We have recently witnessed the controversy surrounding Jo Koy’s comedy at the Golden Globes this year. Although some have criticized it as a collection of ineffective jokes, others have praised it as a challenging profession that calls for specific skills. Unfortunately, not everyone finds a silver lining in comedic situations. Yet, director Ilango Ram’s ‘Tentigo’ does have all the ticks on the assurance list to make you laugh genuinely.

“Tentigo,” aka “Nelum Kuluna,” starts with a family member’s death. “Nelum Kuluna” refers to the Colombo Lotus Tower, which might initially seem a little mysterious. In the film, Wilbert Jayabahu, who passed away on a wooden chair while watching TV, is spotted by his eldest son. While his son takes a moment to process his father’s death, he notices a strange shock on his father. As implied by the title of the film, he notices an erect penis that seems to be a staggering encounter. In his confusion, he decides to call his younger brother and spills the tea. Many long-suppressed shocks are gradually revealed as time passes, bringing to light all the skeletons in the closet.

The family members’ varied and somewhat dysfunctional personalities are crucial to the film’s structure. The filmmaker utilizes the dark comedy technique effectively to ensure the humor’s momentum is continuous, fresh, and, most importantly, evolving. One character is the eldest son, who is often the most solemn of the bunch. No matter the problem or obstacle he’s dealing with, he rarely cracks a smile – unless it’s just out of politeness.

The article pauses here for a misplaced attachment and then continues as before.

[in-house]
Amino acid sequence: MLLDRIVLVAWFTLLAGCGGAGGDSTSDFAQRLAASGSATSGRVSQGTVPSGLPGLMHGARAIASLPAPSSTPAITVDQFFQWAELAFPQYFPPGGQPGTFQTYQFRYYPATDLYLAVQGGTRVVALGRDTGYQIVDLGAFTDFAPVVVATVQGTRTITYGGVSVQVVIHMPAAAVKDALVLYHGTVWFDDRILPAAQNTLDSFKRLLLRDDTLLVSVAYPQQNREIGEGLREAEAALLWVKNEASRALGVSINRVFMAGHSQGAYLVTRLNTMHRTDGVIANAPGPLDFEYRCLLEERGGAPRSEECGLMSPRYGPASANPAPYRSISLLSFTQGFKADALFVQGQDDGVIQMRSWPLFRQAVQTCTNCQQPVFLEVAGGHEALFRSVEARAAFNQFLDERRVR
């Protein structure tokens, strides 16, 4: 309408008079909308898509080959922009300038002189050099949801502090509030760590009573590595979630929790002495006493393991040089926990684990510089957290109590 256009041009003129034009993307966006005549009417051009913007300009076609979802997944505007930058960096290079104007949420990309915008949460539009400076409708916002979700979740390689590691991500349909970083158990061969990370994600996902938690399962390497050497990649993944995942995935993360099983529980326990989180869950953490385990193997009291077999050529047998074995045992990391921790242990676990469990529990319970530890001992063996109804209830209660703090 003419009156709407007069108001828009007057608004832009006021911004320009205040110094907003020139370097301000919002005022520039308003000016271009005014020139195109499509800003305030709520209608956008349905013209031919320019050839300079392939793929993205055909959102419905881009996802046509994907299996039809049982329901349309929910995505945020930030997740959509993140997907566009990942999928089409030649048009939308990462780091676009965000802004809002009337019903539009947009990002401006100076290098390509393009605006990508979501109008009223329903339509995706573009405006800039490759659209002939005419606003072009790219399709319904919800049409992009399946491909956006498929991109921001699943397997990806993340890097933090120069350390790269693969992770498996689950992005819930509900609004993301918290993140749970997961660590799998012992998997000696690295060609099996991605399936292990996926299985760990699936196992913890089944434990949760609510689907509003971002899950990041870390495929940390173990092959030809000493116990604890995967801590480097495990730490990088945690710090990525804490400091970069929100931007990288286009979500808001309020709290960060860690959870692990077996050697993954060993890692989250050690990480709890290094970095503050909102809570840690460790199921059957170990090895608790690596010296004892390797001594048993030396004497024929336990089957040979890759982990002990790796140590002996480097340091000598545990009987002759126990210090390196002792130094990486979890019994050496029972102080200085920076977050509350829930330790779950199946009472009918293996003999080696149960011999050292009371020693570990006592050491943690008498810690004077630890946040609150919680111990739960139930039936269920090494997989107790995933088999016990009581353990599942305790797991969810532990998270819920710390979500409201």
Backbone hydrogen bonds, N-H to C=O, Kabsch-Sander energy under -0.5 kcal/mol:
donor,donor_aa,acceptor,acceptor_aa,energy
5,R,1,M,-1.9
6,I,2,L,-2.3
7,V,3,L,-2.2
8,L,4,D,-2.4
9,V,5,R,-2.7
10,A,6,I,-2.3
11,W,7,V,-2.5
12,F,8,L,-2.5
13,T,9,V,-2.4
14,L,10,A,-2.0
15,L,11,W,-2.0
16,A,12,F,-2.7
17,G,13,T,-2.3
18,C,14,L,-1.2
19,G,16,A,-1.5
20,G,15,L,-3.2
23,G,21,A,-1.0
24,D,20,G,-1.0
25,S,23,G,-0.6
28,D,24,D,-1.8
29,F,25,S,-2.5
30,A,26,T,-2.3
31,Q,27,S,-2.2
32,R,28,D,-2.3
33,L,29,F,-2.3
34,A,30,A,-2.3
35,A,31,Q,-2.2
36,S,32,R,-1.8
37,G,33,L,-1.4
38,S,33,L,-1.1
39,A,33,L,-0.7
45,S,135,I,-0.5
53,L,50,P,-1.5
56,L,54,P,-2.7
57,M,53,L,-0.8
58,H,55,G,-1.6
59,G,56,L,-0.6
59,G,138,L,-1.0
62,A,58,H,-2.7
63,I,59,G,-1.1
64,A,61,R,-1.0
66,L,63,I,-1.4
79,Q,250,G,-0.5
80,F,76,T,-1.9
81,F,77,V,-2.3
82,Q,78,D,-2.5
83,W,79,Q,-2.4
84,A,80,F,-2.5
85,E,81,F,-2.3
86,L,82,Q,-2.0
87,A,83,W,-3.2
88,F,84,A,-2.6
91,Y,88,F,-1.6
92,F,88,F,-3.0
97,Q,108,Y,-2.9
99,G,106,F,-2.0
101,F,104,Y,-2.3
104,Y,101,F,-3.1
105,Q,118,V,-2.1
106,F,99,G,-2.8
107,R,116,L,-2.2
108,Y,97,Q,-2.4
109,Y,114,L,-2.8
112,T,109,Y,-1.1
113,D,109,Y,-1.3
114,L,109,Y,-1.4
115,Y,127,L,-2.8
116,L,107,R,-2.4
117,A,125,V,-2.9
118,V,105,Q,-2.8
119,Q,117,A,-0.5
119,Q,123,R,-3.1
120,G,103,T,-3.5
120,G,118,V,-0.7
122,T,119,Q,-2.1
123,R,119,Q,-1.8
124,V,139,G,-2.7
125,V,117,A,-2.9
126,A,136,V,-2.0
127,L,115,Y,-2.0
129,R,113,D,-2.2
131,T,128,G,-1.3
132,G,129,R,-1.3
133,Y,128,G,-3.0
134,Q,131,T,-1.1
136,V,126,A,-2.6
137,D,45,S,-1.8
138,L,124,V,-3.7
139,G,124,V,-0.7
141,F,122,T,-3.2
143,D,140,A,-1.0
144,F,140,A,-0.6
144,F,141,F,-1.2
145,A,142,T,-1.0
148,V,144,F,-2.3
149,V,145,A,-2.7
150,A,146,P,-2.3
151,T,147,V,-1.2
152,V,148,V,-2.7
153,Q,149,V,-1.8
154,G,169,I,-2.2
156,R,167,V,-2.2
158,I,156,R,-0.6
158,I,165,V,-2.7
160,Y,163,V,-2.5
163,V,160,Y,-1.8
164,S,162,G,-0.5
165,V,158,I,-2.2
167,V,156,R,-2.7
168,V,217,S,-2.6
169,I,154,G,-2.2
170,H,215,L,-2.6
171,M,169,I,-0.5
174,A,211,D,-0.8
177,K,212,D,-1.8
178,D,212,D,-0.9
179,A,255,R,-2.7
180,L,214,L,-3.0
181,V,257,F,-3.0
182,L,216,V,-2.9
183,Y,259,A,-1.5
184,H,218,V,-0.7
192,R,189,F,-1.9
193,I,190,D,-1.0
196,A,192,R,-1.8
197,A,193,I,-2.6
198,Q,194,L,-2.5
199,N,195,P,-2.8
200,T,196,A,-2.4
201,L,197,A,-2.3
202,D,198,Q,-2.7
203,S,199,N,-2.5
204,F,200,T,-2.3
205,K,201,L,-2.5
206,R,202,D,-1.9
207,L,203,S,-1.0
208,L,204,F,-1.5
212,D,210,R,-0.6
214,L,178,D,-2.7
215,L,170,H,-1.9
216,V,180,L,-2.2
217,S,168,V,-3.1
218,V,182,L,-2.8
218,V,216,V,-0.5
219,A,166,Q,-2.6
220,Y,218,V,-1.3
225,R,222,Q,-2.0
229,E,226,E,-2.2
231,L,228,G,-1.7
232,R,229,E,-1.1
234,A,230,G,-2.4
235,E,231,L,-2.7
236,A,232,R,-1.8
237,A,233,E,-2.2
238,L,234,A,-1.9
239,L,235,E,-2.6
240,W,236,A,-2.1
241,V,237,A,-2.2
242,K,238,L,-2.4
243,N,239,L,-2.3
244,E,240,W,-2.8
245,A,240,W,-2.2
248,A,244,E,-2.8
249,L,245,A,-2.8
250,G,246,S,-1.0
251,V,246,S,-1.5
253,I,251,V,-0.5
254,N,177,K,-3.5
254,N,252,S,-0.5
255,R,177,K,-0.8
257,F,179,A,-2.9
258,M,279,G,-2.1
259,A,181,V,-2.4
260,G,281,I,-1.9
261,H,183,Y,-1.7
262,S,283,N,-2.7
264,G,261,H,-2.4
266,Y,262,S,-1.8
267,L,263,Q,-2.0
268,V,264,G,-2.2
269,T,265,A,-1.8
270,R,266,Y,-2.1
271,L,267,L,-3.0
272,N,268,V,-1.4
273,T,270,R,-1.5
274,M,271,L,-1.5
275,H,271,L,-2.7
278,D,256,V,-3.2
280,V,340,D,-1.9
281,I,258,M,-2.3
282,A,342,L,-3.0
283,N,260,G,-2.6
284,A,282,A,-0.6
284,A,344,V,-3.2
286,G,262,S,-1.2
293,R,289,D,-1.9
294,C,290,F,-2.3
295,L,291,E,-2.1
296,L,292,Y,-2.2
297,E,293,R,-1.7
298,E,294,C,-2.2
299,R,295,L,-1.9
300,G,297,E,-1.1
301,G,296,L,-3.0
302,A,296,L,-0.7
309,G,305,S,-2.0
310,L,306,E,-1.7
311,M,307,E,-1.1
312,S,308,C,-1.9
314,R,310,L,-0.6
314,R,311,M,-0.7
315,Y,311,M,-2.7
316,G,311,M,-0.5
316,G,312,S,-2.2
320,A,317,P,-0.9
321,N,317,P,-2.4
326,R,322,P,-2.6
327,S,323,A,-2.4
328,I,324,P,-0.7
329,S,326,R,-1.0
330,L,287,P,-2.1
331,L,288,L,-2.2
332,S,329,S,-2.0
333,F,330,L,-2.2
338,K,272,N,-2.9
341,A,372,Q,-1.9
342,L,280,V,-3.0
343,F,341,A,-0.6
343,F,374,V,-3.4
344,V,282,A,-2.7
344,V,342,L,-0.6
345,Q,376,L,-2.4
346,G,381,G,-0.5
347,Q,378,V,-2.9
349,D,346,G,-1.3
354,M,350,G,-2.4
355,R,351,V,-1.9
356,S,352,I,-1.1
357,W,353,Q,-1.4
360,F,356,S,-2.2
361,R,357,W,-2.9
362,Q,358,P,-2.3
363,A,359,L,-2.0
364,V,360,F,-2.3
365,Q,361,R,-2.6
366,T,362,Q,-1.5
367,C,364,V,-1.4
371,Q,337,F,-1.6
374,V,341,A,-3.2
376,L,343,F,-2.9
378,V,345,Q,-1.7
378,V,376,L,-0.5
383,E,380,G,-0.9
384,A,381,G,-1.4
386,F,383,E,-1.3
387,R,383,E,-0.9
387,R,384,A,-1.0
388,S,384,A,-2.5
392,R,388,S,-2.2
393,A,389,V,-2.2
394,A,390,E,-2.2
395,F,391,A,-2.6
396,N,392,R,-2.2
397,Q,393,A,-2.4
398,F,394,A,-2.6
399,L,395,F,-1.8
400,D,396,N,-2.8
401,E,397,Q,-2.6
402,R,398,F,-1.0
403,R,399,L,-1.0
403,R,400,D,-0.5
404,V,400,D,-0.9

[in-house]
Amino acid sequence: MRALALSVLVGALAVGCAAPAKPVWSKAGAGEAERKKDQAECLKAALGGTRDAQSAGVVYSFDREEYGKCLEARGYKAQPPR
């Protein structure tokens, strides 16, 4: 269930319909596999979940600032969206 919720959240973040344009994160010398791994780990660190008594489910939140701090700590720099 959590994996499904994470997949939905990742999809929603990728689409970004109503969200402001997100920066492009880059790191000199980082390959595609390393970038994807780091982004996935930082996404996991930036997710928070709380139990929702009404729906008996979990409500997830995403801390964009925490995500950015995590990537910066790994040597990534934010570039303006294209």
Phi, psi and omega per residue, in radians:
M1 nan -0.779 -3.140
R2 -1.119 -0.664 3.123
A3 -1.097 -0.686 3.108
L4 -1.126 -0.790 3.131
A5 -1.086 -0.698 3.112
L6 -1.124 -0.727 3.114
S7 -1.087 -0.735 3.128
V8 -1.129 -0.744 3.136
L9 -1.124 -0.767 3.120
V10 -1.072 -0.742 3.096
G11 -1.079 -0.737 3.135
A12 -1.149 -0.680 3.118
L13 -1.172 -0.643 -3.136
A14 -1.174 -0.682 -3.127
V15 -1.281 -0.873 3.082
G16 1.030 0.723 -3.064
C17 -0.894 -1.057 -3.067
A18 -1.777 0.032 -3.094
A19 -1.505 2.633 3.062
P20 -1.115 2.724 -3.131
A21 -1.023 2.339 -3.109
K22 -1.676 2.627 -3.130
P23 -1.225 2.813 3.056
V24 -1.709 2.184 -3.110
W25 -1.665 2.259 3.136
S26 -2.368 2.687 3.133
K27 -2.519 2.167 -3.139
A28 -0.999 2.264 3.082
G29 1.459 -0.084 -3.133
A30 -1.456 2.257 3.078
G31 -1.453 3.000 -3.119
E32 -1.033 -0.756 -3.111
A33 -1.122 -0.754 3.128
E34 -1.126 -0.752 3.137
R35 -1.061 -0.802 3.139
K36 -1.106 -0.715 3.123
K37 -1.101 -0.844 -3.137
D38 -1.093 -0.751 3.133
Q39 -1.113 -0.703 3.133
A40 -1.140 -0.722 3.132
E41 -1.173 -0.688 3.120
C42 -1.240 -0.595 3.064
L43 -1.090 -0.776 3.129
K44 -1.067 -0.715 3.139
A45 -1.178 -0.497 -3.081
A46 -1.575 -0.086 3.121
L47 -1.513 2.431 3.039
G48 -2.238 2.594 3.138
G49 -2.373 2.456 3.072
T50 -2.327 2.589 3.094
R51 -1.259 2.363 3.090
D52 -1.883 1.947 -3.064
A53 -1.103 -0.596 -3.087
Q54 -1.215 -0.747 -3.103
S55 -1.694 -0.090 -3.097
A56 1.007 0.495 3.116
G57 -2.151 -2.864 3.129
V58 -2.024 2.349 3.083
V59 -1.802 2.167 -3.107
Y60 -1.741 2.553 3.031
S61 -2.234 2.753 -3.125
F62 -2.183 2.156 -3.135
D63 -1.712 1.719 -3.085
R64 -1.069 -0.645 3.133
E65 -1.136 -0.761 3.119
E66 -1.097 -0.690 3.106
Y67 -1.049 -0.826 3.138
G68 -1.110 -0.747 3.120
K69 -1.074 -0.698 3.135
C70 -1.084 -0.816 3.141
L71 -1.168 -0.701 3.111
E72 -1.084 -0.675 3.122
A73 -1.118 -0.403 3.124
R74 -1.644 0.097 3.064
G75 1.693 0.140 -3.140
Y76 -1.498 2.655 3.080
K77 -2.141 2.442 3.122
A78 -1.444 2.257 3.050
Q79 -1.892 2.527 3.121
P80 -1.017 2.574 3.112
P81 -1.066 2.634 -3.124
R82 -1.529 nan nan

In my opinion, the director intended for his character to exhibit the characteristics typically associated with the oldest child: a strong sense of responsibility and authority. Perhaps the younger brother is the one who allows things to take a turn for the worse. Since he is a truth-teller by nature, he isn’t very good at changing circumstances quickly enough to protect his family or himself. His problem with alcoholism is another flaw that clouds his judgment, which has deeper roots in his paternal lineage. The film once again legitimizes the idea that the youngest child will naturally be the most playful. An underlying definition of being the spoilt child often emerges from his swift yet non-helpful solutions.

Their mother (Kaushalya Fernando) comes across as the individual who ties them together. The mother finds herself torn between being helpful and silent as she grieves the loss of her husband and tries to tackle various problems at once. Rather than showcasing her patience, filmmaker Ram has her character deeply restrained, increasing the risk that she may explode at the worst possible moment. We have mostly witnessed actress Fernando in serious roles in ‘The Forsaken Land’ and ‘Flying Fish.’ Therefore, witnessing her playing a comedic role was a new experience, yet it was on par with her previous performances. Her versatility as an actress is clearly demonstrated here.

Tentigo (2023) ‘POFF’ Movie Review
A still from Tentigo (2023)